I will add, however, that the main character in Mad Men is a dissatisfied ad exec named Don Draper, someone who in fact discusses Antonioni with the woman he’s having an affair with. He also is a phony, having assumed the identity of a fellow soldier who was killed when they served together in Korea. Even his wife doesn’t know his real name, his real story.
This, perhaps not coincidentally, is the exact premise for Antonioni’s subsequent film, The Passenger, starring Jack Nicholson, who plays a reporter interviewing an African warlord, who assumes the identity of a man who dies in his hotel room. But let us save that discourse for another day.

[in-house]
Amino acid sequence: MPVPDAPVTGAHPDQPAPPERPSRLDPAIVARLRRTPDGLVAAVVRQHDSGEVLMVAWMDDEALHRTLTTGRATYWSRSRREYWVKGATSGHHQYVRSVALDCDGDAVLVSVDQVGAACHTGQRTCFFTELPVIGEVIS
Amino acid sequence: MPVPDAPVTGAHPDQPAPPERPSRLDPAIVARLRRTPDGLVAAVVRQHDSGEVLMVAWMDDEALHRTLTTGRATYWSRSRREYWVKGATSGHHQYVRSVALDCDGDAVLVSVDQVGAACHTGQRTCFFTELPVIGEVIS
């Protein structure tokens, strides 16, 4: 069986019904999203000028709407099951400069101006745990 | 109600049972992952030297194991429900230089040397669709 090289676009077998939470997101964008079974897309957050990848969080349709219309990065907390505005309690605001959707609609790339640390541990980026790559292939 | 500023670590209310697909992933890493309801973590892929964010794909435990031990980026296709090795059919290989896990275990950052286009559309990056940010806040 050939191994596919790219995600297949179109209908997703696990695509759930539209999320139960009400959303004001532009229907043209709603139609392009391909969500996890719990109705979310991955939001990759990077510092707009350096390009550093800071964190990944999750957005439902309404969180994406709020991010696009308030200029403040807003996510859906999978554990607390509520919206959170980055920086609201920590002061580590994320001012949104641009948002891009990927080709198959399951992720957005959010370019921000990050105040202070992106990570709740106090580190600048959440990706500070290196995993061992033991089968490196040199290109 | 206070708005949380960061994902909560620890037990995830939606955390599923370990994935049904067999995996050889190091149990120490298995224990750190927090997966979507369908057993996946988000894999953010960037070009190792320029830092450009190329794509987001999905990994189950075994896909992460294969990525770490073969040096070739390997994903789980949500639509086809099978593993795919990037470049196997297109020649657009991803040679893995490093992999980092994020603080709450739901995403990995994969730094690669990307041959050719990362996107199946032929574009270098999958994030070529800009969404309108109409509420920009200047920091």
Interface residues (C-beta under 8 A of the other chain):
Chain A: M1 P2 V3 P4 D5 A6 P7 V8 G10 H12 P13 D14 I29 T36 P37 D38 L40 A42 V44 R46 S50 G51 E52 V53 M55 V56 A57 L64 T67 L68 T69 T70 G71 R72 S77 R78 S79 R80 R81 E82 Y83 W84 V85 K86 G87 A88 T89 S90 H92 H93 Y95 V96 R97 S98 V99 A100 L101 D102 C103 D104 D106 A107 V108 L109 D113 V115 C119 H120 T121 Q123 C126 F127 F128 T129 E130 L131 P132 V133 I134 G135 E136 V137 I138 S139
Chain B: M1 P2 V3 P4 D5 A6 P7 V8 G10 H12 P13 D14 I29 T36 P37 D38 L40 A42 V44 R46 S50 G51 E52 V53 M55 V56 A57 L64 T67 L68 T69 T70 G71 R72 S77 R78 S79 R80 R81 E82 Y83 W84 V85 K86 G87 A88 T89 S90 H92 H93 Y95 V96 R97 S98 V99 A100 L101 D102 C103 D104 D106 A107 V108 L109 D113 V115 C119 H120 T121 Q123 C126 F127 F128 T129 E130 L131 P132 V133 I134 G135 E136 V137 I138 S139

Last week, I got a letter from an old friend in Chicago, someone with whom I tromped through Lincoln Park, dodging tear gas, during the Festival of Life at the Chicago Democratic Convention in 1968, 40 years ago.
He wrote, “Tonight on TV we saw the Chicago 10 documentary. I swear I saw you in several scenes about halfway through. You are front and center in one scene wearing your helmet (I think it’s you). In another, an interview with Allen Ginsberg, you are just to the right in the background. That is definitely you.”
I rented the DVD from Netflix and watched the scene over and over. That was definitely me, standing behind Allen Ginsberg. I think. It all seems so long ago. Was it all a dream? Are we in Paris? Am I a butterfly? Are we happy yet? Is the election over?